A collection where linguistic invention and imagination combine in poems with a dazzling range of feeling never less than a true entertainment. (James Sutherland-Smith The Bow-Wow Shop)

Studded with richly strange images and ideas, the poems, like the church bells which ‘invert the town', in ‘Sunday Fathers', are often skewed and unsettling: hat stands, ‘wrists of ice'; snails, ‘death's pale eccentrics'. (Ellen Cranitch Poetry London)

Most of Emery’s poems share an immediacy, a measured brashness, but there is nothing especially uniform about this collection: there is a ‘cowboy song’, a poem dedicated to a Victorian hangman, a visit to the frontline of a warzone, each poem shining a different kind of light on a different world of hope, or pain, or calm, or irony, or fortitude, or beauty. (Rory Waterman The Times Literary Supplement)

Chris Emery drops you right into his poems/world, and once in you have very little chance to orientate yourself before being assaulted by the next image or poem; voices and fragments of lives hurtle past you leaving behind ghosts on the retina, neurons fired and blipping beyond the moment. (The Parrish Lantern)

The poems made me feel and put images in my head, but I never understood why I felt that way, or how these quicksilver pictures fitted into the narratives. There is something about the quality of the images ('Snails’ silently drowned in "forest tears" and awkward ‘Sunday Fathers’ "wasting time by the swings") and of the atmospheres conjured up (for me the book as a whole has a feeling of carparks and gritty sodium lights, isn't that odd!) that tells me I should trust Chris Emery and that there are more treasures to be found. (Clare Law’s Blog)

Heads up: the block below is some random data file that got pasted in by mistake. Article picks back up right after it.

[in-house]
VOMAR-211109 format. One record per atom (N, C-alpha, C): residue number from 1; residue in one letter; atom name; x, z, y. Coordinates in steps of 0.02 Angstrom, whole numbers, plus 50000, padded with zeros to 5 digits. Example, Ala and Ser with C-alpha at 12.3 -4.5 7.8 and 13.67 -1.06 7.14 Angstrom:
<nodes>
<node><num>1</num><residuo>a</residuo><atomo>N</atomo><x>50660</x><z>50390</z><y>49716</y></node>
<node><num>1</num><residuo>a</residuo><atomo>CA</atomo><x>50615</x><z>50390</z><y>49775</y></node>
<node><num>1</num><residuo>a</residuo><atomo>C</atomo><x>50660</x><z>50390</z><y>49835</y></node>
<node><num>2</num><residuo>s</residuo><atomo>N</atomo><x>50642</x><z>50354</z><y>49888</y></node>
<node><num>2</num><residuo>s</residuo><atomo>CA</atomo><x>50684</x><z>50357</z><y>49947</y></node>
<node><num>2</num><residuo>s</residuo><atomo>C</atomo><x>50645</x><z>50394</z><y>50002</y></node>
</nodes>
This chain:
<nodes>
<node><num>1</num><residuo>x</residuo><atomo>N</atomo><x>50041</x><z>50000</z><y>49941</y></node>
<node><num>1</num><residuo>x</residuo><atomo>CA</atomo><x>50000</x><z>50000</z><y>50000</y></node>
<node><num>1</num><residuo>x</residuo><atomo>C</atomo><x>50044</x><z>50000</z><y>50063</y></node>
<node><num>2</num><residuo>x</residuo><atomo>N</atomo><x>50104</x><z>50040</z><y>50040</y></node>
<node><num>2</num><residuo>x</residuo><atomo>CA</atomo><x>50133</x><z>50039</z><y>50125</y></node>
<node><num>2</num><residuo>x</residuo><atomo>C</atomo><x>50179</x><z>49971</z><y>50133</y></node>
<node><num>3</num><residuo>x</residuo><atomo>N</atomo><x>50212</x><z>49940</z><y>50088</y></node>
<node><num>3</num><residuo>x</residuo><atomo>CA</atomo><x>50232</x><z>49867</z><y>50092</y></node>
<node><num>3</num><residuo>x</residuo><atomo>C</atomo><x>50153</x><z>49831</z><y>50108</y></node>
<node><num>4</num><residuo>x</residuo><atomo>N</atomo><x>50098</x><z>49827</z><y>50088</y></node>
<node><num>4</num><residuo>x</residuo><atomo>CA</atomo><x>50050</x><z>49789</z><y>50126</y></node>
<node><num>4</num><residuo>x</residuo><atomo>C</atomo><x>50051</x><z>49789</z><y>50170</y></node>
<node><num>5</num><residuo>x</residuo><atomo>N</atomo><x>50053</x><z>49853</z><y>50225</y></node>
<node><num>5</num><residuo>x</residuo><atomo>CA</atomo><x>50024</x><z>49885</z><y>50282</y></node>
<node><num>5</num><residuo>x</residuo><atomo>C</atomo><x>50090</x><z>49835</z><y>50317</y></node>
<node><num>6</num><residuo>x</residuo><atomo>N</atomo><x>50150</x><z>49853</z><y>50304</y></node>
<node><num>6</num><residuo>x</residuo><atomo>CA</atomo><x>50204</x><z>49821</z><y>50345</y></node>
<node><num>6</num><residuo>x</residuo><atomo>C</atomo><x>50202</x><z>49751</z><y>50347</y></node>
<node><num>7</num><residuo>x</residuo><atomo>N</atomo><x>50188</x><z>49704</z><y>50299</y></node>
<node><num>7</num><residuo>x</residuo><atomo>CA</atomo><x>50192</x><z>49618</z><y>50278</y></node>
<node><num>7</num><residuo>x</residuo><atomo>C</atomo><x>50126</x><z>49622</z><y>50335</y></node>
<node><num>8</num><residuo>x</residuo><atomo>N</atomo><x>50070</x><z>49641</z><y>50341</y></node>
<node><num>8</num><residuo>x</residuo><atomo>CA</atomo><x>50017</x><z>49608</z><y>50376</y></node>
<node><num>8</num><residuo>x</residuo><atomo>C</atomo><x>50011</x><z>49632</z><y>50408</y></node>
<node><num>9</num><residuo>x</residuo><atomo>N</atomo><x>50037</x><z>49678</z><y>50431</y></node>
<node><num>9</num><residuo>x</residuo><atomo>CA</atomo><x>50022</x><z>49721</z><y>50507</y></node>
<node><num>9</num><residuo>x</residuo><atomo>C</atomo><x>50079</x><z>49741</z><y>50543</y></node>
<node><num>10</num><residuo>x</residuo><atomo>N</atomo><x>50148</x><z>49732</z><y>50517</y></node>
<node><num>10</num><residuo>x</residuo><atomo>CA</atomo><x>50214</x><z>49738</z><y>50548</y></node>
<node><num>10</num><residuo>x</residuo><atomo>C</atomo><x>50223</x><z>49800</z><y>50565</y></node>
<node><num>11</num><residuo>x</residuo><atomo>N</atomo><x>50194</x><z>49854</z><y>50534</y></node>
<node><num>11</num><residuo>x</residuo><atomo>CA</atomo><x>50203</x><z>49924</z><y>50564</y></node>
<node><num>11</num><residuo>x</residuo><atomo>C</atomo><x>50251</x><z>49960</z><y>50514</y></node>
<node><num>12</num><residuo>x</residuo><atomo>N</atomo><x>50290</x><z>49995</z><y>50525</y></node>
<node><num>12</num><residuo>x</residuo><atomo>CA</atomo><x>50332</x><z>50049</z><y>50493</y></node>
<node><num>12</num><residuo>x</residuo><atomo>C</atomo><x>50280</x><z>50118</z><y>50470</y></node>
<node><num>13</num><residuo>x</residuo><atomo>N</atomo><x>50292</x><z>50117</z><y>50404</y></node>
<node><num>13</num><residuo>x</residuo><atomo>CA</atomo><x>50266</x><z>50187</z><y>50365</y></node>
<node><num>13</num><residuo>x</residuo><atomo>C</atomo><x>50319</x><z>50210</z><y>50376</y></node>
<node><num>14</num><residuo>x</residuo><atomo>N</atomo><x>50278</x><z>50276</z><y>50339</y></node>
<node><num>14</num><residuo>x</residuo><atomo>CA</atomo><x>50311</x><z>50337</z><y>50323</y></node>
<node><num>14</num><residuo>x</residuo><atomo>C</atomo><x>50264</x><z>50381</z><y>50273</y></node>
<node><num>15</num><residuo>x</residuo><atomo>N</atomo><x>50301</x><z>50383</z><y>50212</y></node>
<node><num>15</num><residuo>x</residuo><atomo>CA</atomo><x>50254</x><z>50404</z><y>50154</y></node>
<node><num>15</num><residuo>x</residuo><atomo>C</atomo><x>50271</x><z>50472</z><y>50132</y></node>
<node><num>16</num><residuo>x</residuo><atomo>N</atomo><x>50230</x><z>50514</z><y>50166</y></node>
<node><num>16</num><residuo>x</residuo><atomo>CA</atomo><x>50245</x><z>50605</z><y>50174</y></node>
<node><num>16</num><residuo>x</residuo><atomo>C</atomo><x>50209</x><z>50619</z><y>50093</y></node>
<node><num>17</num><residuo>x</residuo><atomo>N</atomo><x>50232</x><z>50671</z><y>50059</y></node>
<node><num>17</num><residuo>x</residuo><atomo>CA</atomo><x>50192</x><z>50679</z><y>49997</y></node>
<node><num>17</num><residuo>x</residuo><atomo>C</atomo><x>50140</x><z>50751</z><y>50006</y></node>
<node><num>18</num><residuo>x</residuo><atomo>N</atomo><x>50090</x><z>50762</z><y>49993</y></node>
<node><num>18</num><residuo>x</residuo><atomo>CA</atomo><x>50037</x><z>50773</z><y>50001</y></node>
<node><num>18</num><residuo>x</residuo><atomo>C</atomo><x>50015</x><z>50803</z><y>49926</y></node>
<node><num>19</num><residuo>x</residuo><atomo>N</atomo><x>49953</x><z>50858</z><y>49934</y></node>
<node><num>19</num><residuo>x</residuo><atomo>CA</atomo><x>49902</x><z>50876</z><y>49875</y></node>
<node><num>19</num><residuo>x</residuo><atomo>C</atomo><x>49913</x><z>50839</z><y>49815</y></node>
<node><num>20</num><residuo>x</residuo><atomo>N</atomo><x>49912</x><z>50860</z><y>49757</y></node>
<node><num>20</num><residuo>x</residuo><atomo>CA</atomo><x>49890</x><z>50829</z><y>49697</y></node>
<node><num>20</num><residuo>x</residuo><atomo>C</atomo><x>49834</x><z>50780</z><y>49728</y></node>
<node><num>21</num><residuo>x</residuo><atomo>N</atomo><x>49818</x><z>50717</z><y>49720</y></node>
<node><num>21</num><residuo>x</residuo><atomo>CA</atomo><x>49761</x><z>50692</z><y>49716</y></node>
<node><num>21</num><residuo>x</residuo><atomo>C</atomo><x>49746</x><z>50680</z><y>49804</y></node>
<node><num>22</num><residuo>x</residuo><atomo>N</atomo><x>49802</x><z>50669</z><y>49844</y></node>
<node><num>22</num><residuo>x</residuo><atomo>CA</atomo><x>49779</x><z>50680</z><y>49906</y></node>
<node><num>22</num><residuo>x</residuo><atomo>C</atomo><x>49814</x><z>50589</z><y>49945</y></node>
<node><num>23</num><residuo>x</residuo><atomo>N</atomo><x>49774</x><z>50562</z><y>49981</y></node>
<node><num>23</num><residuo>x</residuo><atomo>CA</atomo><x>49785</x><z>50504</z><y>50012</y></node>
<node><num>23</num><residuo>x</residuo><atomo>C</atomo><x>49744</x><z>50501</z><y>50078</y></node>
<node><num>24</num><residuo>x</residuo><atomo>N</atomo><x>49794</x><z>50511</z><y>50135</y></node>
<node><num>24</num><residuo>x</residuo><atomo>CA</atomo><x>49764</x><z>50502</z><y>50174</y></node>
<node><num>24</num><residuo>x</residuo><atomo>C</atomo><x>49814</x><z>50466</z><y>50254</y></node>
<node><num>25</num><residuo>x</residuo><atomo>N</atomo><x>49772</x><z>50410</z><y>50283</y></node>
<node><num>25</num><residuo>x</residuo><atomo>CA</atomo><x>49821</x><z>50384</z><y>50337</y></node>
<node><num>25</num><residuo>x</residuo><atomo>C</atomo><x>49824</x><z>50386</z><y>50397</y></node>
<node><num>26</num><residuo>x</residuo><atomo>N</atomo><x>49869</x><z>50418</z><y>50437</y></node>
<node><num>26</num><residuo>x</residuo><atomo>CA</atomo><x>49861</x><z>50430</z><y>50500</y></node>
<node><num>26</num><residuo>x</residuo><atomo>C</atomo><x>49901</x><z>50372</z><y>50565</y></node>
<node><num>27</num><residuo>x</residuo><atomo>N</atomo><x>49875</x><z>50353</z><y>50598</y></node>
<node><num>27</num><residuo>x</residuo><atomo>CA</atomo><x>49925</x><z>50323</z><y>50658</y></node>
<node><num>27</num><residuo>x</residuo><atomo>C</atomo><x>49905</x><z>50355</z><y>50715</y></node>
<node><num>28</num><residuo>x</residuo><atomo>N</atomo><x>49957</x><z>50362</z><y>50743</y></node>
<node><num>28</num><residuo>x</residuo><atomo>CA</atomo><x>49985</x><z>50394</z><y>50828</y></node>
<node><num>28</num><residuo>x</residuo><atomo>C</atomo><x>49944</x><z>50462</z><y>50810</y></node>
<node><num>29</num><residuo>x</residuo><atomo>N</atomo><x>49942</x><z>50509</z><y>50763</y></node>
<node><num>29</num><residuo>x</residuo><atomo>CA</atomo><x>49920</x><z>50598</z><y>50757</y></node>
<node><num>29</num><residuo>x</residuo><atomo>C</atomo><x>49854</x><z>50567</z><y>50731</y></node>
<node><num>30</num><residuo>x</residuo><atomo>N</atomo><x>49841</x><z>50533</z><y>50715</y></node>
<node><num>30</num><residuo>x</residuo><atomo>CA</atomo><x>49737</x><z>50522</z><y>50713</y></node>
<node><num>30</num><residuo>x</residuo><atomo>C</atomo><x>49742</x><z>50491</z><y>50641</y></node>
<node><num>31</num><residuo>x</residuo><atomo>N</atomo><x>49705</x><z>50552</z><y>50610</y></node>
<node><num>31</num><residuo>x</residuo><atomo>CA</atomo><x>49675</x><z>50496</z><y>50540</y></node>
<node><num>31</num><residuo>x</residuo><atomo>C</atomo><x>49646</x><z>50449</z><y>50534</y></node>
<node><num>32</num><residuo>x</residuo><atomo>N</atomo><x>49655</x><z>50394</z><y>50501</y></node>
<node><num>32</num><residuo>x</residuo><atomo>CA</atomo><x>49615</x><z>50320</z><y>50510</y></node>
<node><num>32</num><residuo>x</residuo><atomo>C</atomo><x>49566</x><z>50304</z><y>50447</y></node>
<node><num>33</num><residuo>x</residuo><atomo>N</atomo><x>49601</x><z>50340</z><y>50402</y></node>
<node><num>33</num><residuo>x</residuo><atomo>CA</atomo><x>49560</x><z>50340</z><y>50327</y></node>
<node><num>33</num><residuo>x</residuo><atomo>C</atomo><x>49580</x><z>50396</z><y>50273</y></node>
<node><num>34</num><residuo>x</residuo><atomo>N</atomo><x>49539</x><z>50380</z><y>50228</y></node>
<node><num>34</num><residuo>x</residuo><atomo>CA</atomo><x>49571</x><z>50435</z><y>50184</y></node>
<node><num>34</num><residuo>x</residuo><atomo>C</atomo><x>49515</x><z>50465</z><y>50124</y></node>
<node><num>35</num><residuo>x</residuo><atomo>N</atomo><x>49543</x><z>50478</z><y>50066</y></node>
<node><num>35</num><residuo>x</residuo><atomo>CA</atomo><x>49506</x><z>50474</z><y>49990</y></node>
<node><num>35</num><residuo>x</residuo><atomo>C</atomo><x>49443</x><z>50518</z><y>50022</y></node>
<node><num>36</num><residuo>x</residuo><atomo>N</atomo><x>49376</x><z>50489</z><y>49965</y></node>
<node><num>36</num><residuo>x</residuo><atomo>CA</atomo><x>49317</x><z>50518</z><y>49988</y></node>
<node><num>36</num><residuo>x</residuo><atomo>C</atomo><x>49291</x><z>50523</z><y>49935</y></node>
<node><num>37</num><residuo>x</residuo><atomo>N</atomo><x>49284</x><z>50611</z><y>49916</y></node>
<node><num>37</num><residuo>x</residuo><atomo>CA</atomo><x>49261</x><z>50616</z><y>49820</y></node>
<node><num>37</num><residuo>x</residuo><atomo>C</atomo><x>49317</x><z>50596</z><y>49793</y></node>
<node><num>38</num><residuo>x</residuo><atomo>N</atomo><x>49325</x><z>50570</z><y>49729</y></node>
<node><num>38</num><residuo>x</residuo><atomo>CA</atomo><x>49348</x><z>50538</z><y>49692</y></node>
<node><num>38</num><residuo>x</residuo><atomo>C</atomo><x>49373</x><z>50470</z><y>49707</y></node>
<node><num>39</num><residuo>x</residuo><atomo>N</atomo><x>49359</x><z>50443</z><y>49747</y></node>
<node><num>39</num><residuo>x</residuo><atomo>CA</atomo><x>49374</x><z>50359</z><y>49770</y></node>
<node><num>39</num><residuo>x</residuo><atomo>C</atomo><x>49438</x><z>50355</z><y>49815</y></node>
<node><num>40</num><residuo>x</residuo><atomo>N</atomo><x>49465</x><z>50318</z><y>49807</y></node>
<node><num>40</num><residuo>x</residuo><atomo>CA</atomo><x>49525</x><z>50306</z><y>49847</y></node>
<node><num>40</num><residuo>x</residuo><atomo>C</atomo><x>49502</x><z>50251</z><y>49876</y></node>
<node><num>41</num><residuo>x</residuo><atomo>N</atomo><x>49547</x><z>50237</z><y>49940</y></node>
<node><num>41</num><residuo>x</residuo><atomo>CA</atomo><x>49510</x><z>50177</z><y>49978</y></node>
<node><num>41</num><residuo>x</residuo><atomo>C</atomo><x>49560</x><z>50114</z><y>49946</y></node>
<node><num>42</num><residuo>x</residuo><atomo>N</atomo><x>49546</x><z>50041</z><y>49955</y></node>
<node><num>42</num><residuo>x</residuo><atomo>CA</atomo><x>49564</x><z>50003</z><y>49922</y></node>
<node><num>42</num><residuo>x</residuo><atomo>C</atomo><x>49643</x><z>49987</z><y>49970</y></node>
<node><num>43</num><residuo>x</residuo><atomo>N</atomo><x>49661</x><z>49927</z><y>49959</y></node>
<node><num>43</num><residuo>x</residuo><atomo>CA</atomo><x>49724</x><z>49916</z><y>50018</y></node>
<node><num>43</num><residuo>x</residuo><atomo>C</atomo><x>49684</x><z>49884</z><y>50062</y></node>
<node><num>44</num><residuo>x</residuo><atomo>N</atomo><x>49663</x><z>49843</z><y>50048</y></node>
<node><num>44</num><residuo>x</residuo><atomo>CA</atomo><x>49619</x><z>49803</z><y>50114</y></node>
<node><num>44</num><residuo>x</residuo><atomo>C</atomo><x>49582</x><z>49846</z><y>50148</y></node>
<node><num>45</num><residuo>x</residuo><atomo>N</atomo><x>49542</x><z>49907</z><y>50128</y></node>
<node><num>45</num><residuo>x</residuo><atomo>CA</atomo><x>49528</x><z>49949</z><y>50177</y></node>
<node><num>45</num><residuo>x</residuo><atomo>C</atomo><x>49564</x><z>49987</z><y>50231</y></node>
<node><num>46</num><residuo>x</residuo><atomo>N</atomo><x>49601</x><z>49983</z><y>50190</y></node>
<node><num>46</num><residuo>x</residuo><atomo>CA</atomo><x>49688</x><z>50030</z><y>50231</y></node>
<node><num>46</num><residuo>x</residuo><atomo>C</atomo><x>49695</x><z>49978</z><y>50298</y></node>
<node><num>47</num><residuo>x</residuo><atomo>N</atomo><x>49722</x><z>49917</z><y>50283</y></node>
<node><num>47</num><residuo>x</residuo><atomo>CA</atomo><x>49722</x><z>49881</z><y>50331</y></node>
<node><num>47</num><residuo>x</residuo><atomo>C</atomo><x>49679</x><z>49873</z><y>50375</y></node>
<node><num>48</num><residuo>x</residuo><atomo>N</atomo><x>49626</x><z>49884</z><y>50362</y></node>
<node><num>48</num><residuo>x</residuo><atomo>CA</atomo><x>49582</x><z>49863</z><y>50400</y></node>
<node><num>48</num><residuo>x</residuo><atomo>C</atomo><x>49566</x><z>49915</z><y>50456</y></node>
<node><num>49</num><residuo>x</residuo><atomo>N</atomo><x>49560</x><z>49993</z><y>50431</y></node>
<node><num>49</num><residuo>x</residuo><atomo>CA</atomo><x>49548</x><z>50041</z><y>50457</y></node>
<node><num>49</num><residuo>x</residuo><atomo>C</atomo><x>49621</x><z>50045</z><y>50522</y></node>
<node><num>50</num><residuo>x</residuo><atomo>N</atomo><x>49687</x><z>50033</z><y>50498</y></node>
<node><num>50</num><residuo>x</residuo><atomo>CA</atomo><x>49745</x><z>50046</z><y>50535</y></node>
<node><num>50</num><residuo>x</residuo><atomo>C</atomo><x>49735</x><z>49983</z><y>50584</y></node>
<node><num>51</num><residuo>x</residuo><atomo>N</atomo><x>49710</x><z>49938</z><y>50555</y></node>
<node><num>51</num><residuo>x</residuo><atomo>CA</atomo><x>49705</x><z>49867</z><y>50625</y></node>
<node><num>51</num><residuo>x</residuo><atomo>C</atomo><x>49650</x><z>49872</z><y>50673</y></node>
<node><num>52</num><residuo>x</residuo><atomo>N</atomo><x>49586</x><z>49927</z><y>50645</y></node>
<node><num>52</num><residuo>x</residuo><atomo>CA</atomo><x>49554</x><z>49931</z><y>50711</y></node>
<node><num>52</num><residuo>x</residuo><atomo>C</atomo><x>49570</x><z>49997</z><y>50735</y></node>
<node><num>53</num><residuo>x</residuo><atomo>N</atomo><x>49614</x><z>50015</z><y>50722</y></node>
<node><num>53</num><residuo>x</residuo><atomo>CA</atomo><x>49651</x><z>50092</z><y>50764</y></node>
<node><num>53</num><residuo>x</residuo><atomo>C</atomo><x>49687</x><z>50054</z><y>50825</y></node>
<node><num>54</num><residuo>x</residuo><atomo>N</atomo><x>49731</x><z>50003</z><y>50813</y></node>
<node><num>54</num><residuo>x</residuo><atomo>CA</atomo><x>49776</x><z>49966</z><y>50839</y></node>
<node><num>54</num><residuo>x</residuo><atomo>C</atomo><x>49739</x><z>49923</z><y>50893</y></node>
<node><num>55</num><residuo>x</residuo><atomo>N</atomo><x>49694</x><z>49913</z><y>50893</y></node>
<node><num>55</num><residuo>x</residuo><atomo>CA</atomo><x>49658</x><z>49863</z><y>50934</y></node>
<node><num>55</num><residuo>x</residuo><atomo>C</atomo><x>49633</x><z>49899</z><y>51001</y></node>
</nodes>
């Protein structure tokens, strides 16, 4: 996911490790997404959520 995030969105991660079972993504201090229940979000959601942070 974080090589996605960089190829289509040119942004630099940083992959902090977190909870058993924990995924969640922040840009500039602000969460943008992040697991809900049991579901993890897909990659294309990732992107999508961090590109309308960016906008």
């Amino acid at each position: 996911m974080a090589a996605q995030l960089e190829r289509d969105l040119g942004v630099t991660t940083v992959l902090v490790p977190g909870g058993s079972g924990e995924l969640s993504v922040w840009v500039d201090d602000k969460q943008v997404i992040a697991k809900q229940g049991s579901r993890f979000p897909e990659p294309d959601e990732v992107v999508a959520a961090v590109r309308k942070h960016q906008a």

In his aptly-named new collection, Chris Emery shows he still has the talent to surprise us with a perfectly-managed change of direction and range, showing (in the words of one of his poems) a new "fantastic ordinary face". A fresh accessibility is achieved with a richness of striking and imaginative language that will impress his existing readership, and reward the new one this book is certain to attract. There is plenty of humour here alongside genuine political commitment, a lot of real human feeling between its sharp satirical edges, kissing as well as broken teeth. Anybody interested in the contemporary poetry of these islands will have to read this book. (Ian Duhig)

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Customer Reviews

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Most Helpful Customer Reviews
3 of 3 people found the following review helpful
5.0 out of 5 stars the Departure 2 April 2012
Format:Hardcover|Verified Purchase
I won't bore you with too much of what I think about this book. Far better judges have accurately commented on the wonderful poems in Chris Emery's third collection (see front and back cover for reviews by Ian Duhig, George Szirtes and David Morley). What this book is, is a pleasure to read, with Emery using, as Duhig says, an imaginative and often striking language. It is an excellent example of contemporary poetry being published by Salt in a beautifully printed hardback edition and quality dust jacket. Buy this book; and if you are not familiar with Salt publishing then prepare to become addicted.